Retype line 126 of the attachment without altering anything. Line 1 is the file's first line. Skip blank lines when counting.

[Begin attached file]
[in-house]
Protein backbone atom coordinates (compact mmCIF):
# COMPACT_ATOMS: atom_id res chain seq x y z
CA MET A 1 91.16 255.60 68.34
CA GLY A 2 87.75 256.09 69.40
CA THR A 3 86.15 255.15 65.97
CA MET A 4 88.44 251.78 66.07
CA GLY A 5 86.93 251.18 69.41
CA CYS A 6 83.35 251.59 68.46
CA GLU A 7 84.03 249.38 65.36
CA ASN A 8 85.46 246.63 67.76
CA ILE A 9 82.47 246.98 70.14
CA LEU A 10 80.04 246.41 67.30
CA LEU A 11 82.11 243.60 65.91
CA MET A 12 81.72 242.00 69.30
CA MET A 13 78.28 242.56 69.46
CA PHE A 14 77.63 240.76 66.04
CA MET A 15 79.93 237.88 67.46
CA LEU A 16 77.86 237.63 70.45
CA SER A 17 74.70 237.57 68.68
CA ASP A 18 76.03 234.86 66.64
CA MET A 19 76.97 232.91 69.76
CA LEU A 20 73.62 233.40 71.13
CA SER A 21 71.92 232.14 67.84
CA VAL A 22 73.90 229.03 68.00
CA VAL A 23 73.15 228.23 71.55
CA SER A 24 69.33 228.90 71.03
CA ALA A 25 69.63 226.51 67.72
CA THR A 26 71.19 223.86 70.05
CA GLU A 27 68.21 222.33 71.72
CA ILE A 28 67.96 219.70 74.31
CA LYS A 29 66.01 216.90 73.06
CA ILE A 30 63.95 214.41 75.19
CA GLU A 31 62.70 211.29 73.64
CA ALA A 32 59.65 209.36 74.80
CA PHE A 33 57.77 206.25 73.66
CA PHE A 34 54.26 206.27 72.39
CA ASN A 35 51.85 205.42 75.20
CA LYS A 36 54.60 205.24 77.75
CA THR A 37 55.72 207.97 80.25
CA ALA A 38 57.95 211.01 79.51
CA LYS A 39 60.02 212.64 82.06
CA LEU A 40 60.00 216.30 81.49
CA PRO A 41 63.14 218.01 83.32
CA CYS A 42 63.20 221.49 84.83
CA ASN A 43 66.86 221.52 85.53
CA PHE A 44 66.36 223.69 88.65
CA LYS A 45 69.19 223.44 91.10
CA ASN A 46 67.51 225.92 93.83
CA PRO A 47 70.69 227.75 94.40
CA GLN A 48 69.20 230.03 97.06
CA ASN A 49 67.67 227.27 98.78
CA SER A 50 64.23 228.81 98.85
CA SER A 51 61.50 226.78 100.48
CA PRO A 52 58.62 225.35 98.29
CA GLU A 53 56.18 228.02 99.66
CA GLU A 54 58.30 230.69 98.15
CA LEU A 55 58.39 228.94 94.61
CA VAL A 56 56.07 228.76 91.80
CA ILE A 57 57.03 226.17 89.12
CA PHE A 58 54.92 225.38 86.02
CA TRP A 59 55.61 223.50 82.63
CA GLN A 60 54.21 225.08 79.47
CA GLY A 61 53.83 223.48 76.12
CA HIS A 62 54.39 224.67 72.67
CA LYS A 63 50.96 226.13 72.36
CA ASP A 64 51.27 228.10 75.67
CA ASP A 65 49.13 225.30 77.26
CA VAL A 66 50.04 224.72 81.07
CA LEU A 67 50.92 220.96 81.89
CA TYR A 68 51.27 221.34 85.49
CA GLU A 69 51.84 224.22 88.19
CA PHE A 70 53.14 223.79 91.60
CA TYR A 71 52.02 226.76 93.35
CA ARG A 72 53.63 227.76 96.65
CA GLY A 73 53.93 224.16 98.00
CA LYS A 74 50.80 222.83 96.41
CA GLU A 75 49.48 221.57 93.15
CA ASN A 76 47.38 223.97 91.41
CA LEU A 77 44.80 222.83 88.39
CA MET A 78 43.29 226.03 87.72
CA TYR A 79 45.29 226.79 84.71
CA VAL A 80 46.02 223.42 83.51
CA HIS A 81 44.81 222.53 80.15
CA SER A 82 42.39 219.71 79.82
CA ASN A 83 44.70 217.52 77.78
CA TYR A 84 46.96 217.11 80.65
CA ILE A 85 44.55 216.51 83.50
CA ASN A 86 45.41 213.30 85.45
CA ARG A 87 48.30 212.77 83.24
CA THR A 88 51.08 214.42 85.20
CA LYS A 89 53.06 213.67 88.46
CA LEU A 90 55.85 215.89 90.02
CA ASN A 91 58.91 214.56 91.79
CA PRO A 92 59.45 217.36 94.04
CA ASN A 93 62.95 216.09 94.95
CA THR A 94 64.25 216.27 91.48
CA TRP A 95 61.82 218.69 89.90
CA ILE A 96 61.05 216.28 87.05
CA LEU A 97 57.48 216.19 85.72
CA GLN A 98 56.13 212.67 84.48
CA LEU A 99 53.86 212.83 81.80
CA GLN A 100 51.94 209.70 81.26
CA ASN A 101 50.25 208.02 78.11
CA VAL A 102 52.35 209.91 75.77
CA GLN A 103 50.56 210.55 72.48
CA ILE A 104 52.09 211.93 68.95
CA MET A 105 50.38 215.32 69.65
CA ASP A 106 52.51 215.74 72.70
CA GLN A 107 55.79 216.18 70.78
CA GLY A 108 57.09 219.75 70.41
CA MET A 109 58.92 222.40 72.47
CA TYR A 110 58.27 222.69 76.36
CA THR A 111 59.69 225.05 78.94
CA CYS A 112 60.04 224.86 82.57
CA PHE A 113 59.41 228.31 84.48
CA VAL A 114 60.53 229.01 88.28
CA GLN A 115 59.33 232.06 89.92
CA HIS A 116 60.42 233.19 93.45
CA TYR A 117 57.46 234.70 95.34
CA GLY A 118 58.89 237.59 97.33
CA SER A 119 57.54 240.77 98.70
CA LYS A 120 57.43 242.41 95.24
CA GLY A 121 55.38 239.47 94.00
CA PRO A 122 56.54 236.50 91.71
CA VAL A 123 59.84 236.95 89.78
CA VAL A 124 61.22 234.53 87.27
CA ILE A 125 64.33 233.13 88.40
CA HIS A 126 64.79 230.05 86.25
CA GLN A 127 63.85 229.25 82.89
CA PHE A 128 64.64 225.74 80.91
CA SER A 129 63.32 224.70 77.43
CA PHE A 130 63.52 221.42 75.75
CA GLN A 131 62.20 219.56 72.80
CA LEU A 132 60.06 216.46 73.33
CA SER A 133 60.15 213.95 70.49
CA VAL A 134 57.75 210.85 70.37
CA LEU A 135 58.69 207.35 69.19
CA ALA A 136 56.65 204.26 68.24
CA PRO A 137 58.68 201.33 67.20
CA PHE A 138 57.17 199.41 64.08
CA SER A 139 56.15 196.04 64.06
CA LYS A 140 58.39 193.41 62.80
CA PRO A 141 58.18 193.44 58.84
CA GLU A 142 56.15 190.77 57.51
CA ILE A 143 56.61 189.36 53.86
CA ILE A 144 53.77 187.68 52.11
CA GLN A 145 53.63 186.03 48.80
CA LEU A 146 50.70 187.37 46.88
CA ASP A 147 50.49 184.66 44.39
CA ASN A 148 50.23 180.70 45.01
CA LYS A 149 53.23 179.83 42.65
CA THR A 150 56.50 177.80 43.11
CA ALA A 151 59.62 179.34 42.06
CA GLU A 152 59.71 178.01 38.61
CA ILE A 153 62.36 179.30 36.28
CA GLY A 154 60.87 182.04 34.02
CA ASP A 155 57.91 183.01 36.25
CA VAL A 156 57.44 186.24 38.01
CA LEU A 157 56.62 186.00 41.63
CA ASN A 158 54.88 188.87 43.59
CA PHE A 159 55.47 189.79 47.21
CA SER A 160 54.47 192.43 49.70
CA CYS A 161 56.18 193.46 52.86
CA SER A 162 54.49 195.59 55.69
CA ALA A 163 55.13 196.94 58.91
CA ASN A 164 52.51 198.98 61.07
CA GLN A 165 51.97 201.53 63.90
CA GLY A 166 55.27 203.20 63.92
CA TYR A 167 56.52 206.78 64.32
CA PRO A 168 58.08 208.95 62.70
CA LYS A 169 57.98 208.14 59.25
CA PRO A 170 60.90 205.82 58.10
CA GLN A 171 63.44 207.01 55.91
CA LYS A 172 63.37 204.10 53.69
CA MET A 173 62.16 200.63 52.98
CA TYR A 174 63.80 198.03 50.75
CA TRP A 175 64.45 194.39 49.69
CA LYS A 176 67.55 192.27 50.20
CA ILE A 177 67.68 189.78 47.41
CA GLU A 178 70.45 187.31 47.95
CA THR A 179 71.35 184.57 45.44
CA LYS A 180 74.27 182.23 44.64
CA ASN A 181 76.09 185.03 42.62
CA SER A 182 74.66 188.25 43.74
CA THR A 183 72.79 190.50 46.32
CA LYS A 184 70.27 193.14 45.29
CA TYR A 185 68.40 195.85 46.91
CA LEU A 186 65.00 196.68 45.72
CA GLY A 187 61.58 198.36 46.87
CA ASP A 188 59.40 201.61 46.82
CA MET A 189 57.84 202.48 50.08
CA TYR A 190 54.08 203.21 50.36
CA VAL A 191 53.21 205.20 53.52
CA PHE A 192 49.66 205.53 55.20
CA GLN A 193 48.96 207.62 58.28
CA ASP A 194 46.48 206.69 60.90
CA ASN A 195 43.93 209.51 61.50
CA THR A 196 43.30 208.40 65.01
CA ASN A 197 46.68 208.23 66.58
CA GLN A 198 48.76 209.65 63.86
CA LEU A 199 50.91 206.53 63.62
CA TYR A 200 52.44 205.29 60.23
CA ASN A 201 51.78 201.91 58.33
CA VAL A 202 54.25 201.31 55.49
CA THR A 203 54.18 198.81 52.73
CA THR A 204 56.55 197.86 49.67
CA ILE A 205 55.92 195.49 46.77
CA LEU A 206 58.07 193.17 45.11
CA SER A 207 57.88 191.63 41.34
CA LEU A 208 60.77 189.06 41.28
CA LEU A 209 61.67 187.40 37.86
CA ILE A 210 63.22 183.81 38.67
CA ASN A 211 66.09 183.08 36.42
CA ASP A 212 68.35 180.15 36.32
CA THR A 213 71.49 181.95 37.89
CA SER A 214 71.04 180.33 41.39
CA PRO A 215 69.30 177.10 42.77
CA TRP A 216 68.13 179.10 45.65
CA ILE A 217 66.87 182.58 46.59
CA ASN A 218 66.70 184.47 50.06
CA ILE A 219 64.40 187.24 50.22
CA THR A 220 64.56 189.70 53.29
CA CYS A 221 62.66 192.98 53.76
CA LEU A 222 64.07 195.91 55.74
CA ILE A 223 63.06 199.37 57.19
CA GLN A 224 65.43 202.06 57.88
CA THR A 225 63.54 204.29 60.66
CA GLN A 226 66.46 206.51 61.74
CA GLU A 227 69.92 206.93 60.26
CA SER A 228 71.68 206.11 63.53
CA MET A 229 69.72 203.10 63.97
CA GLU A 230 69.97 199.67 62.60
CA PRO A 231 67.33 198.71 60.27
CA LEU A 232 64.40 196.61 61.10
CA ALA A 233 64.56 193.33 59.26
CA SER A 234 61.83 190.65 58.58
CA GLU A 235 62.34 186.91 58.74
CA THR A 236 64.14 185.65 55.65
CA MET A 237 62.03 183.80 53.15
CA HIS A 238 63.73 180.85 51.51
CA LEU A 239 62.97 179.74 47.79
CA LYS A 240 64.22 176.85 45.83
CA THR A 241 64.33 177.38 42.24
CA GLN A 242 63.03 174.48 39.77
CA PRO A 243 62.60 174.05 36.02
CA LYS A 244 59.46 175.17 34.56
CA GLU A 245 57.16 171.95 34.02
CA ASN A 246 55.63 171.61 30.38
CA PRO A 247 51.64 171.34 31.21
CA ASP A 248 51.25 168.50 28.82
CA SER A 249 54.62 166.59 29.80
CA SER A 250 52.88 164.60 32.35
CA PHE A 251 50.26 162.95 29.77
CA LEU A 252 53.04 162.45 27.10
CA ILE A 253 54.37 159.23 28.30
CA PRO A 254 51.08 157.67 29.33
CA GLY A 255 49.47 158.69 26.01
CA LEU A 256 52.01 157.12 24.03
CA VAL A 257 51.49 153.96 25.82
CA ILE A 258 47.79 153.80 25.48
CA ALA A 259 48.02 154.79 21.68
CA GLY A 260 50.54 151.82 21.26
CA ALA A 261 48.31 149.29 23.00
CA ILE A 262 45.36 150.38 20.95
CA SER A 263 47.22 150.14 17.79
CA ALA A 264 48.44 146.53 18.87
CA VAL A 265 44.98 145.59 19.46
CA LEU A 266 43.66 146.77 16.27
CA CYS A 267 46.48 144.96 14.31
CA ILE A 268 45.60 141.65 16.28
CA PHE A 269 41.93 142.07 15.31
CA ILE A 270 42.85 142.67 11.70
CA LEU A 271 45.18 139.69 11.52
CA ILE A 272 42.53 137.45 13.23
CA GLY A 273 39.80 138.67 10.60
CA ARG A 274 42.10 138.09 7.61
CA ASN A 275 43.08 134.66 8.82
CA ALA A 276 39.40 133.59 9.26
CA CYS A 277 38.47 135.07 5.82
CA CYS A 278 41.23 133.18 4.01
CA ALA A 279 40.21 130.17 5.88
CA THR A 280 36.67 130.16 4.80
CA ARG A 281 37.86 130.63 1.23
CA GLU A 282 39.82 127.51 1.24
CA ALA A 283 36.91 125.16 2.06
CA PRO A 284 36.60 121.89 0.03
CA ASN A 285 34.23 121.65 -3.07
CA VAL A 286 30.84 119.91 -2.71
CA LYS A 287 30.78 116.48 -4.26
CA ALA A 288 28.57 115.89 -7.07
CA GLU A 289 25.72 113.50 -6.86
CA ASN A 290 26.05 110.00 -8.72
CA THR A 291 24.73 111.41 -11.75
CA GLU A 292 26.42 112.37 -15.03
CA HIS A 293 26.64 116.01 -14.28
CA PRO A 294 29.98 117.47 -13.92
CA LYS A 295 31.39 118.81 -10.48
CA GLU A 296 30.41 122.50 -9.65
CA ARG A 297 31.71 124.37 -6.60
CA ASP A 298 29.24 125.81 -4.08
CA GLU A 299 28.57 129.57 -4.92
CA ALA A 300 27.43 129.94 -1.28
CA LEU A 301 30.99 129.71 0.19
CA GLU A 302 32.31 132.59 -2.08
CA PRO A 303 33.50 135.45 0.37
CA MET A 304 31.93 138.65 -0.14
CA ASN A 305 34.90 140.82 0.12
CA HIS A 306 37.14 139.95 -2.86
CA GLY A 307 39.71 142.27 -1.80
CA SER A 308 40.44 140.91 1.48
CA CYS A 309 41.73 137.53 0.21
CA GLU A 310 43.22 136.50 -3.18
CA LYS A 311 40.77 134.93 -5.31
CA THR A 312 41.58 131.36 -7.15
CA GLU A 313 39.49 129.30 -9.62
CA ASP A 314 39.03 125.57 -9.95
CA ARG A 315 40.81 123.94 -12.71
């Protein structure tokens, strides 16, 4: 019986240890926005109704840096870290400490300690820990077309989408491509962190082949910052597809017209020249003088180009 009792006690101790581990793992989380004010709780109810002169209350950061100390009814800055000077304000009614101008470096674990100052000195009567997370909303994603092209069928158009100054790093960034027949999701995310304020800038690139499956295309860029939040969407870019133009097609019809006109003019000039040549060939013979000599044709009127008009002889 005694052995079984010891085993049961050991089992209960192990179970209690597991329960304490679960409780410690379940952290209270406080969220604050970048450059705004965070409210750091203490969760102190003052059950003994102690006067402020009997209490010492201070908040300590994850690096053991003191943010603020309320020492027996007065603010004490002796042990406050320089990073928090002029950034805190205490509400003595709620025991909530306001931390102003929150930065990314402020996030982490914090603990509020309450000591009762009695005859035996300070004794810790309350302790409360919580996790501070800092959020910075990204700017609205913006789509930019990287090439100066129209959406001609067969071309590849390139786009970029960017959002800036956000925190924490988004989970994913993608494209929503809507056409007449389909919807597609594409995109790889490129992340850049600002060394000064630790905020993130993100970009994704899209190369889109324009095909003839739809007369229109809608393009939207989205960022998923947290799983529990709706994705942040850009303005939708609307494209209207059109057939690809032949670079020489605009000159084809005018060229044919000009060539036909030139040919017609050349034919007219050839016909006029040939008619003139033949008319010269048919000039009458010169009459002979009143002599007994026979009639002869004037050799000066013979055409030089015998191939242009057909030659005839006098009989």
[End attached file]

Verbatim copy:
CA VAL A 123 59.84 236.95 89.78